Language & Literacy


In my last post (yeah, it’s been a long time. I don’t get paid for these, you know), I made the case for the importance of phonics instruction, while acknowledging it should be just about 30 minutes a day in the early grades. But I also pointed out that the quality of that 30 minutes can be highly variable.

Even when you have a program that sequences phonics instruction systematically and explicitly, it needs to be acknowledged that this is only a small part of what is on most teachers’ plates each day. Kindergarten – 2nd grade teachers usually teach most core subjects, and may be drawing upon a panoply of programs they are supposed to be experts in, while managing a bunch of young homo sapiens who have not yet fully developed a prefrontal cortex and the ability to regulate their emotions and behavior. It’s exhausting, to say the least.


Why do I keep harping on the importance of explicit, systematic phonics instruction? I know it bugs some people.

Teaching decoding and encoding of written words in English shouldn’t be much more than 30 minutes a day for most kids at a K-2 level. So what’s the big deal, right?

Here’s my “why”:


My son just entered kindergarten. We received a folder from his teacher with two sets of materials: an overview of the Fundations phonics program (good!), and a list of sight words that he would be expected to memorize each week (um).

This is how the sight word overview began:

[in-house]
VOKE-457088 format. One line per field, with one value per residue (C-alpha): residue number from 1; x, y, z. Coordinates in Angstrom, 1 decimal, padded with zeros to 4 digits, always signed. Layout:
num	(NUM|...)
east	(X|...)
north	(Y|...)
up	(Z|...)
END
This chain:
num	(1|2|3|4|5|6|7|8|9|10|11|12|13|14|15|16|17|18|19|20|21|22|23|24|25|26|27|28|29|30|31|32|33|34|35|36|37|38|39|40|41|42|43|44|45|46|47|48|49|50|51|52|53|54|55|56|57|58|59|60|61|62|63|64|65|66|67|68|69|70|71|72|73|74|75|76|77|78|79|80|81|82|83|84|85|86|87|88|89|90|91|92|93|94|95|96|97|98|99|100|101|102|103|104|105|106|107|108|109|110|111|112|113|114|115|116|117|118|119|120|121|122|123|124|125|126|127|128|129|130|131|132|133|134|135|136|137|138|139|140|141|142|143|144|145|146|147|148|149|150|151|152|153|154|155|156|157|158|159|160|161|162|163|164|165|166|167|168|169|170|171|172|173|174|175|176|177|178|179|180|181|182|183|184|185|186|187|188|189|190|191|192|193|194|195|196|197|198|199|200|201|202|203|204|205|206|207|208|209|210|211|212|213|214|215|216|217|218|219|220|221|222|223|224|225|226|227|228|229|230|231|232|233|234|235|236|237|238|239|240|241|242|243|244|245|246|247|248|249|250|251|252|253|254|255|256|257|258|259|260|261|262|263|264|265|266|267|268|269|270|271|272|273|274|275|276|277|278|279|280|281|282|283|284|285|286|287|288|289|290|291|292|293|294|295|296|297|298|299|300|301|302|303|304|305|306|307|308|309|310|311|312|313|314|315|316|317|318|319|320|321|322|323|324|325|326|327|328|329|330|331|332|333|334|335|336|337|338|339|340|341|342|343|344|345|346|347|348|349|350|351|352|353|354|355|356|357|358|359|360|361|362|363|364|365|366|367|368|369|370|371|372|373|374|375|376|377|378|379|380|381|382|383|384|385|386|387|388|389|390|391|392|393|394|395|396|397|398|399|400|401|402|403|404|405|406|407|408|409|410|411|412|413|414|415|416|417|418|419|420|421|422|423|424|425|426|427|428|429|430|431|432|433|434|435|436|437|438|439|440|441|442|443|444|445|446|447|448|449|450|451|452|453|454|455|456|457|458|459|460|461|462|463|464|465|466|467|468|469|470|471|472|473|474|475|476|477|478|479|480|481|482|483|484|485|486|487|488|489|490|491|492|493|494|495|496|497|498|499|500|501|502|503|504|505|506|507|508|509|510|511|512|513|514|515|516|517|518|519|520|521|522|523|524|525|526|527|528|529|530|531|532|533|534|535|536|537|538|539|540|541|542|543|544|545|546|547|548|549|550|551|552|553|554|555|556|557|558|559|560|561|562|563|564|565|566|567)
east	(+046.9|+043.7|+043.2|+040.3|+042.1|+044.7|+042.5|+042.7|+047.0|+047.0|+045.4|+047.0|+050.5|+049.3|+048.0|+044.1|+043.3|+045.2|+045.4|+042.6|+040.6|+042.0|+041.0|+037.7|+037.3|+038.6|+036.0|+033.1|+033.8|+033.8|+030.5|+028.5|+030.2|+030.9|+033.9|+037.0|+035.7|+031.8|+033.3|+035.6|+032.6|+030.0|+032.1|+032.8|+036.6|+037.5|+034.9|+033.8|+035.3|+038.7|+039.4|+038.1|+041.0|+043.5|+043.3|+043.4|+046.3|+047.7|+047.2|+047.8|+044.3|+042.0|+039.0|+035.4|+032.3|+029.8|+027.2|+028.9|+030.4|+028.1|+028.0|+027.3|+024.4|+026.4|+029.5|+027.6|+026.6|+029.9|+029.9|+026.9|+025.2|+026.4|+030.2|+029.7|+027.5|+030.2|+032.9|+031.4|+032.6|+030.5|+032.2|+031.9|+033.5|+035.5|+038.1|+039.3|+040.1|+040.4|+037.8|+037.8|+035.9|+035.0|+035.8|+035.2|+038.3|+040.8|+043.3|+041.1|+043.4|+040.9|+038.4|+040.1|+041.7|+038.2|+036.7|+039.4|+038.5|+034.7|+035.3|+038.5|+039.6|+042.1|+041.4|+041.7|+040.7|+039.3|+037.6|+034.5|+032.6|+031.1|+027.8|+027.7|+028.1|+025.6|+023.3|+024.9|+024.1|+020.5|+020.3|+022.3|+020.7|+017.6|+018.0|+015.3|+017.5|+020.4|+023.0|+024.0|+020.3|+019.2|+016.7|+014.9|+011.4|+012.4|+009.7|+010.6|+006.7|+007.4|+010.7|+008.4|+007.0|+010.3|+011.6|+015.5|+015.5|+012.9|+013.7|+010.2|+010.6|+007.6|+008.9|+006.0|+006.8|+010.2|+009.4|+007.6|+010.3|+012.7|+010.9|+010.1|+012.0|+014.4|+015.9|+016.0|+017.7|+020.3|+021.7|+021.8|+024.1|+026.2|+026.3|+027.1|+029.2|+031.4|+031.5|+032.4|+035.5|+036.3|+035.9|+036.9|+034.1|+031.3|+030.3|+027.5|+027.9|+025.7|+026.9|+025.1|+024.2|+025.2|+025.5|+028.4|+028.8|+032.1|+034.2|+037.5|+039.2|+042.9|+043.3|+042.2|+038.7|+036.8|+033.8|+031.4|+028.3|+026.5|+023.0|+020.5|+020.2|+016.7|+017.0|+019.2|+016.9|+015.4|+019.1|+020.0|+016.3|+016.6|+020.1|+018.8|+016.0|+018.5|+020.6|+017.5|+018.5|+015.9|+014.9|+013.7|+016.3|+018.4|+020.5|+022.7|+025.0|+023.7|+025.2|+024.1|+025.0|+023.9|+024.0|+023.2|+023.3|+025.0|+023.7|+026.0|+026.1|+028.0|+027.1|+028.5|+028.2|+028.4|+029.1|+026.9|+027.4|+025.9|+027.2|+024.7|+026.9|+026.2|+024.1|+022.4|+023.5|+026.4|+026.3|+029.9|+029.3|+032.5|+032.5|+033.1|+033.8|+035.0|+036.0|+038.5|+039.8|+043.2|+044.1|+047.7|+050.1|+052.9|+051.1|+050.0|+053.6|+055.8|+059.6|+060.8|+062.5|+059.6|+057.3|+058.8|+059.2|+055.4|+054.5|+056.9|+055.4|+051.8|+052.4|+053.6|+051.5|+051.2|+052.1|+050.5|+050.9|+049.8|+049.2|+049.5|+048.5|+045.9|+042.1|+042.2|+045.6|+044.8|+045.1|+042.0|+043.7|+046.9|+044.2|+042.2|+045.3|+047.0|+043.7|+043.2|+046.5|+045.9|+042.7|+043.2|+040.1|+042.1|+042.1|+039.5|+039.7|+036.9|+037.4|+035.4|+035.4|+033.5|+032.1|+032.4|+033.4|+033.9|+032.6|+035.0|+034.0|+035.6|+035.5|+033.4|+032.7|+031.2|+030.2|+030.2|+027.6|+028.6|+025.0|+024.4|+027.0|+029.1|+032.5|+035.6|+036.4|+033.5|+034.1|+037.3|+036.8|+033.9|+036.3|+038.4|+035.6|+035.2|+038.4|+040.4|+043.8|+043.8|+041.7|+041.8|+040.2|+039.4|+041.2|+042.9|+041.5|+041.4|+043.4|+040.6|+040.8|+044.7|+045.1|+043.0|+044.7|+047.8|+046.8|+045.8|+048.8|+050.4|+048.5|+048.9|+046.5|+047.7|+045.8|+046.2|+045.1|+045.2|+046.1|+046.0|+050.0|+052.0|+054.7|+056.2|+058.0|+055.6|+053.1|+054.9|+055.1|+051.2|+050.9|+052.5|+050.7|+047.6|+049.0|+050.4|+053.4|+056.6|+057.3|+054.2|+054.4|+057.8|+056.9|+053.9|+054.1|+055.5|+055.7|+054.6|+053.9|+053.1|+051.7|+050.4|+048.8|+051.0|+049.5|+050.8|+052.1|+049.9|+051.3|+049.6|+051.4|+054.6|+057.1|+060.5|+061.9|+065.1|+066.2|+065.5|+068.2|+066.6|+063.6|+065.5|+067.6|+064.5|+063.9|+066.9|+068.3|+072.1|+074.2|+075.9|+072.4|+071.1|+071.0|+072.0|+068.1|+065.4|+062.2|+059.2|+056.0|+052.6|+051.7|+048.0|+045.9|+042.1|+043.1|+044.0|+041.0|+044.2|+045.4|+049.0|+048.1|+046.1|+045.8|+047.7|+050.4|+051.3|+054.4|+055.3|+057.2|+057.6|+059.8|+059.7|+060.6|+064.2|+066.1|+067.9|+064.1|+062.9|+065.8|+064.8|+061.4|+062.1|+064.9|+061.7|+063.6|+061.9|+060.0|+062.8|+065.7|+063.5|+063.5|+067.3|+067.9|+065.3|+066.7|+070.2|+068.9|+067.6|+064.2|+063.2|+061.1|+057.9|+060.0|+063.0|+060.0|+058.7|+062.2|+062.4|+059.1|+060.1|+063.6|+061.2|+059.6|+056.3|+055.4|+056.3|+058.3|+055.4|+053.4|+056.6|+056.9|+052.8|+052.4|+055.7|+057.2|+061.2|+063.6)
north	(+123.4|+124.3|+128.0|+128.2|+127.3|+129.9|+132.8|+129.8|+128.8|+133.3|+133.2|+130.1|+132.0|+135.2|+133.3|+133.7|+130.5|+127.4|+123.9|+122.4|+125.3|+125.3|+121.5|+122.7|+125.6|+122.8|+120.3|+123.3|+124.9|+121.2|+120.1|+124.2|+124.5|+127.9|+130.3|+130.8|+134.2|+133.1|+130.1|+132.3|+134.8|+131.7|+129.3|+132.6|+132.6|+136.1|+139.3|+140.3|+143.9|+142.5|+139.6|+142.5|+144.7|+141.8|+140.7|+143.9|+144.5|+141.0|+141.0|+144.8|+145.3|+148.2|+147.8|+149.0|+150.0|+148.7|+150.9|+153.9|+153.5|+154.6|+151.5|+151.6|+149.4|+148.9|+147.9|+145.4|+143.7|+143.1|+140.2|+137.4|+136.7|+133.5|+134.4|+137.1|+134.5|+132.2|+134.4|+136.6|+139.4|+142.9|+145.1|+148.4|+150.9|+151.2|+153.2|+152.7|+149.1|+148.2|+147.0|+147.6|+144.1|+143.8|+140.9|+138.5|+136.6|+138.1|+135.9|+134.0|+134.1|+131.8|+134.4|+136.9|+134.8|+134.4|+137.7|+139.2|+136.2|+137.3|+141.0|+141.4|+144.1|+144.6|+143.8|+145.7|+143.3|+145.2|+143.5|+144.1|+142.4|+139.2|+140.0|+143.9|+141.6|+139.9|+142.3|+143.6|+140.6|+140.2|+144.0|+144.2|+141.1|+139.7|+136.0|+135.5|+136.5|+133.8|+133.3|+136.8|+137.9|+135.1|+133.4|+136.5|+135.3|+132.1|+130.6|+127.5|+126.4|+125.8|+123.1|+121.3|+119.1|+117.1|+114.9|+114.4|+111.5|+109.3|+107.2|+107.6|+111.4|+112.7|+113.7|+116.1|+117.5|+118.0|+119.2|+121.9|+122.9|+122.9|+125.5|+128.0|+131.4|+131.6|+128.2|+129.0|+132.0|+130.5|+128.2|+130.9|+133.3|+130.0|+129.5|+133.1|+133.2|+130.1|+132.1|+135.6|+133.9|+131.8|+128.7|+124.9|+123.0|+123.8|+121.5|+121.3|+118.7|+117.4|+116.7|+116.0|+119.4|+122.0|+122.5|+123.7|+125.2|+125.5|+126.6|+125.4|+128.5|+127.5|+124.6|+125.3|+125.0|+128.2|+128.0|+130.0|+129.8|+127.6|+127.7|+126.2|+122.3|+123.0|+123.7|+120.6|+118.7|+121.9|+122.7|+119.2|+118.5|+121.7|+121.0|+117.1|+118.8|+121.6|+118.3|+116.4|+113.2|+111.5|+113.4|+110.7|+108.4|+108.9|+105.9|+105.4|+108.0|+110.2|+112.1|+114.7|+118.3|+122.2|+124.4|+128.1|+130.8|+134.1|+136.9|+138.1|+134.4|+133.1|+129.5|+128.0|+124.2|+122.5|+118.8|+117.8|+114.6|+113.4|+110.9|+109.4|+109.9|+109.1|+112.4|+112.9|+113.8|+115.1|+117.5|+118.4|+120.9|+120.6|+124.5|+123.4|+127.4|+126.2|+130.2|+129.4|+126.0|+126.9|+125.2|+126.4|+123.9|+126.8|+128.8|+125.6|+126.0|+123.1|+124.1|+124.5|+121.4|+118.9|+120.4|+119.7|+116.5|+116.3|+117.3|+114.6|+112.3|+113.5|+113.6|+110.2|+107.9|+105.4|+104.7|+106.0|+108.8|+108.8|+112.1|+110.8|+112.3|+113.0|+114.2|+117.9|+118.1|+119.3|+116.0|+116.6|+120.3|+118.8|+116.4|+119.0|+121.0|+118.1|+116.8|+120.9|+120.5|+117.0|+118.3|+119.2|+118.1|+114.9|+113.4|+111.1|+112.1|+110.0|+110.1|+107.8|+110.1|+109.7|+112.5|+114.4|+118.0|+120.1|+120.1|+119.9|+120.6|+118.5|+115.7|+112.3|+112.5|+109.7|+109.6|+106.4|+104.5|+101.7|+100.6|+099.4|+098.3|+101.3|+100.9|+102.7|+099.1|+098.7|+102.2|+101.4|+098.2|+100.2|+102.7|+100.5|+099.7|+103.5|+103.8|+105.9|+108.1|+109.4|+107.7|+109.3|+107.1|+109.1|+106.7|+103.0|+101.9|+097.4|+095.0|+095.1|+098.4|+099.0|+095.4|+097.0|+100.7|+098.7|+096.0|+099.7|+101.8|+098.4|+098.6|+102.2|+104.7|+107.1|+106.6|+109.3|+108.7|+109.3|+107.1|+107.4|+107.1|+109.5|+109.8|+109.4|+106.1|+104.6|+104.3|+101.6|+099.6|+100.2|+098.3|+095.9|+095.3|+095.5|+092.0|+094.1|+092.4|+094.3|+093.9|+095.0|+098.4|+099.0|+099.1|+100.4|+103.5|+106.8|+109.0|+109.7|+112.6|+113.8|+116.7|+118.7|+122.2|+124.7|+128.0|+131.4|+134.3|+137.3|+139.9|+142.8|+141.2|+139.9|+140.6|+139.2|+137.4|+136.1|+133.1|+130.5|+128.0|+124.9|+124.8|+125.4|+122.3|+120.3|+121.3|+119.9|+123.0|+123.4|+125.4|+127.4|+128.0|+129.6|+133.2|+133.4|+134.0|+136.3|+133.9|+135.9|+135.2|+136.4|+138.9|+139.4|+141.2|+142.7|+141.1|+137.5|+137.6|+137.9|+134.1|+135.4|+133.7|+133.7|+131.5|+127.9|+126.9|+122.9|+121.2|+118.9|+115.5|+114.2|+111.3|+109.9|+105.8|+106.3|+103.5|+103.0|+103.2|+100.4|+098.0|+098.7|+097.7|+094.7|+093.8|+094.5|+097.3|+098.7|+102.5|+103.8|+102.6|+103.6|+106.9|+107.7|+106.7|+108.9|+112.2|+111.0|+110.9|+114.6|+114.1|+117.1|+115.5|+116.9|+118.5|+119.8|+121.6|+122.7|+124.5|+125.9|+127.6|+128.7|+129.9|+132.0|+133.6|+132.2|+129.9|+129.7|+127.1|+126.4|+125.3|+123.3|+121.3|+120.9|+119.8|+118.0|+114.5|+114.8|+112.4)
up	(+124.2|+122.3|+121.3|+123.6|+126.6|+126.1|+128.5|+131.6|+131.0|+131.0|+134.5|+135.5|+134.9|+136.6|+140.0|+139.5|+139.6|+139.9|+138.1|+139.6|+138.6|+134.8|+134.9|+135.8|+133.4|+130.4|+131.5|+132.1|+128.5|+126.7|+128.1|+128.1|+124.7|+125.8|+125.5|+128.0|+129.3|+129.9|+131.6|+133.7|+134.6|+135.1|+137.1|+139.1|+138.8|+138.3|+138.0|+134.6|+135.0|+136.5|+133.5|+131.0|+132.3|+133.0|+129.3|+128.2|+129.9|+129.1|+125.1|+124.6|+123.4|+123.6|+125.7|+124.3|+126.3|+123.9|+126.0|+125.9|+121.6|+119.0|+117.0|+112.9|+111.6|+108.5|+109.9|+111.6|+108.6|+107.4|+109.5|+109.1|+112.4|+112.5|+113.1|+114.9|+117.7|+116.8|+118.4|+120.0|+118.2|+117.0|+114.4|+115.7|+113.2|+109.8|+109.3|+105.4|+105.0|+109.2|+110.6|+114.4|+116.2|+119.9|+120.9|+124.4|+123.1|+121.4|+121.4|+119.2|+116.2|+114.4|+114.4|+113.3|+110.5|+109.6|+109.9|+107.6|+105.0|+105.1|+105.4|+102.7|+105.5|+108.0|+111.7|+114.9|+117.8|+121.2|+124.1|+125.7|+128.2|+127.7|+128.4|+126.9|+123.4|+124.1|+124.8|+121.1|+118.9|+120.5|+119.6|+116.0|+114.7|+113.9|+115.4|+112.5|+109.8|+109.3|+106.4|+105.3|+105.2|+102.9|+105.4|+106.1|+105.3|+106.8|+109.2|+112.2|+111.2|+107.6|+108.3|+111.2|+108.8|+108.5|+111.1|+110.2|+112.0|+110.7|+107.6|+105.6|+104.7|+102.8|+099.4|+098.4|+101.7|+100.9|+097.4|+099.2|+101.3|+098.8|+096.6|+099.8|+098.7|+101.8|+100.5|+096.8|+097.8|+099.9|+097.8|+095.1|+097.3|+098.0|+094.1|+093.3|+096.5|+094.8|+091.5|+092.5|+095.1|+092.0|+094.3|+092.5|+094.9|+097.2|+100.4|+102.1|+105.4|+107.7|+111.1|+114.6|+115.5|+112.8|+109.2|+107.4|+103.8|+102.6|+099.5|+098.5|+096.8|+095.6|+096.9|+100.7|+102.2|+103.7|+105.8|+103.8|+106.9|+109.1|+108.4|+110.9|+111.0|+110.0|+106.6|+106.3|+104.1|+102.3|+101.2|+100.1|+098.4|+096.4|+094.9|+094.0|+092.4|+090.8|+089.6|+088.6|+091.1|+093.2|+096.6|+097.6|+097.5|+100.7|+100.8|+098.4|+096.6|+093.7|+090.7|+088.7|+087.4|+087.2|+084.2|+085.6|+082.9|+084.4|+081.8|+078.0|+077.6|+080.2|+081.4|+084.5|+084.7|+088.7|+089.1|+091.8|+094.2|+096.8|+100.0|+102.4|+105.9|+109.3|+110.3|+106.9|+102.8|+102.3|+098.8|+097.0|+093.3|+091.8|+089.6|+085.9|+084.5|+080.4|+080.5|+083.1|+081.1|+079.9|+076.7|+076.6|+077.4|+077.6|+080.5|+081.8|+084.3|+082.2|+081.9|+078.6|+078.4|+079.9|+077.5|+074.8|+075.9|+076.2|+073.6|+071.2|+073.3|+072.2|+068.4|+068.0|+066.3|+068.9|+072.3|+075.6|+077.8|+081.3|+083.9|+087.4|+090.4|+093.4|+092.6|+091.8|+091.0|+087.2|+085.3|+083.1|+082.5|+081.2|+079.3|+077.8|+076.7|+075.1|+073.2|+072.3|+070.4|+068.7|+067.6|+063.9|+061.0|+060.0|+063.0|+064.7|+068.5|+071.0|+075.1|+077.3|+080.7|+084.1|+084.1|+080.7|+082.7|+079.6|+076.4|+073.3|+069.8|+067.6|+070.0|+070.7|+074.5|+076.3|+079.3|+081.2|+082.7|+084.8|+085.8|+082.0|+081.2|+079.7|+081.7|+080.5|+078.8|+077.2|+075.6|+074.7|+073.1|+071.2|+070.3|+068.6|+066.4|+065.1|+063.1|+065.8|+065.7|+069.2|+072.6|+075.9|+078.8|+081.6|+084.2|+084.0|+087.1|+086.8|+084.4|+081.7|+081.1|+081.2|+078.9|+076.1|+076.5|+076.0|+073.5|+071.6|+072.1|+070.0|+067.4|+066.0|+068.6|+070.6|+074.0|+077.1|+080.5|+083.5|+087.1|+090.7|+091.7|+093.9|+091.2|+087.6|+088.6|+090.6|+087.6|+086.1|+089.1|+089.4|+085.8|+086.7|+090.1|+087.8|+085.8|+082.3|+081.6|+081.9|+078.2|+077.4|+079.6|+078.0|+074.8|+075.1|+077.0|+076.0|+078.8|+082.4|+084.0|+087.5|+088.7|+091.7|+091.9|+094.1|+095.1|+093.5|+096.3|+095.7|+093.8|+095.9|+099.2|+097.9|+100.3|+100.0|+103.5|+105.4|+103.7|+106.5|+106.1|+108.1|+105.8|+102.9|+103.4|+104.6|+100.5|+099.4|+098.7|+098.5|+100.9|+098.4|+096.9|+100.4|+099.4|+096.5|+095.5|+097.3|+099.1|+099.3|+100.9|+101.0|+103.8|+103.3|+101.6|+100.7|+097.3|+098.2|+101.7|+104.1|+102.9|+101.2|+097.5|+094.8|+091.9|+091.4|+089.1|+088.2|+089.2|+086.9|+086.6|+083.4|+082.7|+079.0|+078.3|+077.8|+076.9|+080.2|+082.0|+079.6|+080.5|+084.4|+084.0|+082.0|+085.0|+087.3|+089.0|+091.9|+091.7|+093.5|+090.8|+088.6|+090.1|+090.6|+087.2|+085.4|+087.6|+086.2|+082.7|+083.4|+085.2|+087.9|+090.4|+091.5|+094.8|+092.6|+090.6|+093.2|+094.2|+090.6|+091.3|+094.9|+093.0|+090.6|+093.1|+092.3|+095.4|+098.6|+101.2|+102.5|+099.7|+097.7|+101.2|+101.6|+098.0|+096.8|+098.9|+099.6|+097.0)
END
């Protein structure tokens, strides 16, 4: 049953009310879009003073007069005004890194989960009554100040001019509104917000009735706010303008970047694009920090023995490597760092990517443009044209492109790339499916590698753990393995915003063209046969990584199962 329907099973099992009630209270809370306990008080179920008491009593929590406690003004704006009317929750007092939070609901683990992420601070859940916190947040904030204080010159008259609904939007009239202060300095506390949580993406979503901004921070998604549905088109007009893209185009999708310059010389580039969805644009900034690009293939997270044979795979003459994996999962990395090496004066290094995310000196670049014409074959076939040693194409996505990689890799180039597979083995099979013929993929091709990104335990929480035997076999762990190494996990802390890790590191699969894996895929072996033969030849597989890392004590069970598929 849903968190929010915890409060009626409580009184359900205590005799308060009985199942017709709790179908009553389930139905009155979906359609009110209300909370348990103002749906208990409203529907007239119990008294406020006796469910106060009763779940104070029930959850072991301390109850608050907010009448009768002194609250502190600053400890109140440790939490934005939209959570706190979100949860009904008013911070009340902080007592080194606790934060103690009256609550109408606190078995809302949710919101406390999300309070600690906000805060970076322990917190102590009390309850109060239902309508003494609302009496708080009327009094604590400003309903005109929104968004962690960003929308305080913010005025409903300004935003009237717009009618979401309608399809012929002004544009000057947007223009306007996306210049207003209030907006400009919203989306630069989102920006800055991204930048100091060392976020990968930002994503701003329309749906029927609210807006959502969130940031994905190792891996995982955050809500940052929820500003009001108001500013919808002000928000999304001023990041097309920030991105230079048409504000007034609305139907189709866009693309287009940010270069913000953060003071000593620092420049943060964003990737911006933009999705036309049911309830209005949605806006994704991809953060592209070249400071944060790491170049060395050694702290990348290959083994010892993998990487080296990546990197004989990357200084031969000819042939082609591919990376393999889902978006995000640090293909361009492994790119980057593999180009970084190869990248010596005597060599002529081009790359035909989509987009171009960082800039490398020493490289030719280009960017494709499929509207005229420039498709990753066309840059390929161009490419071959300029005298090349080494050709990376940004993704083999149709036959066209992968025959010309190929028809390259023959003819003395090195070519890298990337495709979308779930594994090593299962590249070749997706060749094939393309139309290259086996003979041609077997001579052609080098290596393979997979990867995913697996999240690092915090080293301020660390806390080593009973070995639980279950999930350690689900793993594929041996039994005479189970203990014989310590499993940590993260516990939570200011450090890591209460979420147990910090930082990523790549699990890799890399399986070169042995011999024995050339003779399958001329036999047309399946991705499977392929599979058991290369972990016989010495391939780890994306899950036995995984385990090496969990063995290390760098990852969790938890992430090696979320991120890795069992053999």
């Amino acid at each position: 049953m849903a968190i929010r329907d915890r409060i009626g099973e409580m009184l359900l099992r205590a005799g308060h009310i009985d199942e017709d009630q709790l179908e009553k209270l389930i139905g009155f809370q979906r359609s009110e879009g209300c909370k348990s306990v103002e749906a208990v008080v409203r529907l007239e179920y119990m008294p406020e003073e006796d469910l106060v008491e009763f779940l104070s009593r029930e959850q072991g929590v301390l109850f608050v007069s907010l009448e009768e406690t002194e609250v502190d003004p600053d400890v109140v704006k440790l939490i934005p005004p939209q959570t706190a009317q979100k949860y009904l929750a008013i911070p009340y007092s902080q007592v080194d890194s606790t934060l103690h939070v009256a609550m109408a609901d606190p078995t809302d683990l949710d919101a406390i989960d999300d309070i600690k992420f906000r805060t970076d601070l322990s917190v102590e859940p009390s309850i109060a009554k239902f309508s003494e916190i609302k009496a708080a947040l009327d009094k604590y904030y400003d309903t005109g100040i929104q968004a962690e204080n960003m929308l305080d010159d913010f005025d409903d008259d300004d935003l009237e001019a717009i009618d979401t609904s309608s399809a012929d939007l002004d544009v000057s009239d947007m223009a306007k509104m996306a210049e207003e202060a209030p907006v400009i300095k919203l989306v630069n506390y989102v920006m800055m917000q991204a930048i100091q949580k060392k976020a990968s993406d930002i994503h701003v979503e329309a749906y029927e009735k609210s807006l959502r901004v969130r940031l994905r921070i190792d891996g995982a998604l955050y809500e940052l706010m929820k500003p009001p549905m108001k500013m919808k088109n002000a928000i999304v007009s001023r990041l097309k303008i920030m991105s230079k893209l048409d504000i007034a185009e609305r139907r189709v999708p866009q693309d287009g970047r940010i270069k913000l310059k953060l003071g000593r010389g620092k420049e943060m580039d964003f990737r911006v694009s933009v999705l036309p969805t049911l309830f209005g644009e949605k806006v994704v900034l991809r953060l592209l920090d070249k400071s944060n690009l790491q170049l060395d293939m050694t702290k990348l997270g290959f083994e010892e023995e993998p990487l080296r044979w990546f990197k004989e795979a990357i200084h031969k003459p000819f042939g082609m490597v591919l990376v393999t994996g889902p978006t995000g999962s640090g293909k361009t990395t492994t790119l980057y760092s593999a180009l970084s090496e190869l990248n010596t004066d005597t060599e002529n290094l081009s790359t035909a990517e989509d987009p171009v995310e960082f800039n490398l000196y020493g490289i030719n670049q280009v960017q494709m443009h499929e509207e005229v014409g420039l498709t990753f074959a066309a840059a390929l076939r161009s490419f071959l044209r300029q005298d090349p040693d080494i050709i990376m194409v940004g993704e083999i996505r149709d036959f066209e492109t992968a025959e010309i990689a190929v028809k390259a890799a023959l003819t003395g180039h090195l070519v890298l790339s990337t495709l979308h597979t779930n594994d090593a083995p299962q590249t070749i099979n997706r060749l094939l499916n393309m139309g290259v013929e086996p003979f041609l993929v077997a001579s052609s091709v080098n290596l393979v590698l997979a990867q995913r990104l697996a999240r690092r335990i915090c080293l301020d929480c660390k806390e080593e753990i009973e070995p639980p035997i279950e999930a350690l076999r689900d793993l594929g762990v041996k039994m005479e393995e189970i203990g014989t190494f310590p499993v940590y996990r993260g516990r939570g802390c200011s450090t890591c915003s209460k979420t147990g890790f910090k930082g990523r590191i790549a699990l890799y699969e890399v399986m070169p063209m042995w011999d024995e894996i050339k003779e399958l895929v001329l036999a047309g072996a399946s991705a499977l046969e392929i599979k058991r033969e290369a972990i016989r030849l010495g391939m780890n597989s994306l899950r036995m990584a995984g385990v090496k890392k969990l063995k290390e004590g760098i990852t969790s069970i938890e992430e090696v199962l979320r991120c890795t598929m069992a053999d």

Dear Families,

Did you know about 75% of words we read are sight words?

Sight word are words that do not follow the rules of spelling and therefore must be recognized by sight. The more sight words a student can recognize, the more fluent of a reader they will become.


We recently examined Phillip Gough and Michael Hillinger’s 1980 paper, Learning to Read: An Unnatural Act, in which they made a neat analogy of learning to decode an alphabetic writing system to cryptanalysis. As a part of this cryptanalysis, children aren’t simply learning to decode, but more precisely, learning to decipher the written code. This distinction highlights that learning to read in English is not driven by paired-associative learning, but rather by internalizing an algorithm, a statistical, systematic, quasi-regular mapping.

This point is a sharp one because what they were saying is that we can’t teach such a cipher directly. We can’t just hand a kid the codebook.

So when I saw a reference recently to another Gough paper called Reading, spelling, and the orthographic cipher, co-written in 1992 with Connie Juel and Priscilla Griffith, I knew I needed to read this one, too.


Learning to Read: An Unnatural Act

In our last post in this series exploring the question, “What is (un)natural about learning to read and write?,” we looked at a paper from 1976 by Ken and Yetta Goodman that argued that written language is a form of oral language and thus, learned naturally in a literate society through exposure and use in the environment.

In this post, we’ll explore a direct counter to that argument made by Phillip Gough and Michael Hillinger in 1980.


When I began this journey into learning more about literacy and language development (not too long ago), one of the first areas where I began sensing a tension in the field was around phonological awareness and the notion of instruction related to different “grain sizes.”

We know that phonological awareness develops in a manner that moves from large grain sizes (syllable, onset-rime) to small grain sizes (phonemes). Furthermore, we also know that phonemes are at a greater level of abstraction — they are harder to hear and speak — then something like a syllable, which is relatively easy to hear. So it certainly makes sense that instruction would follow the same trajectory in order to support that progression towards greater abstraction. It’s a compelling idea that unfortunately does not appear to be backed up by anything other than anecdotal evidence.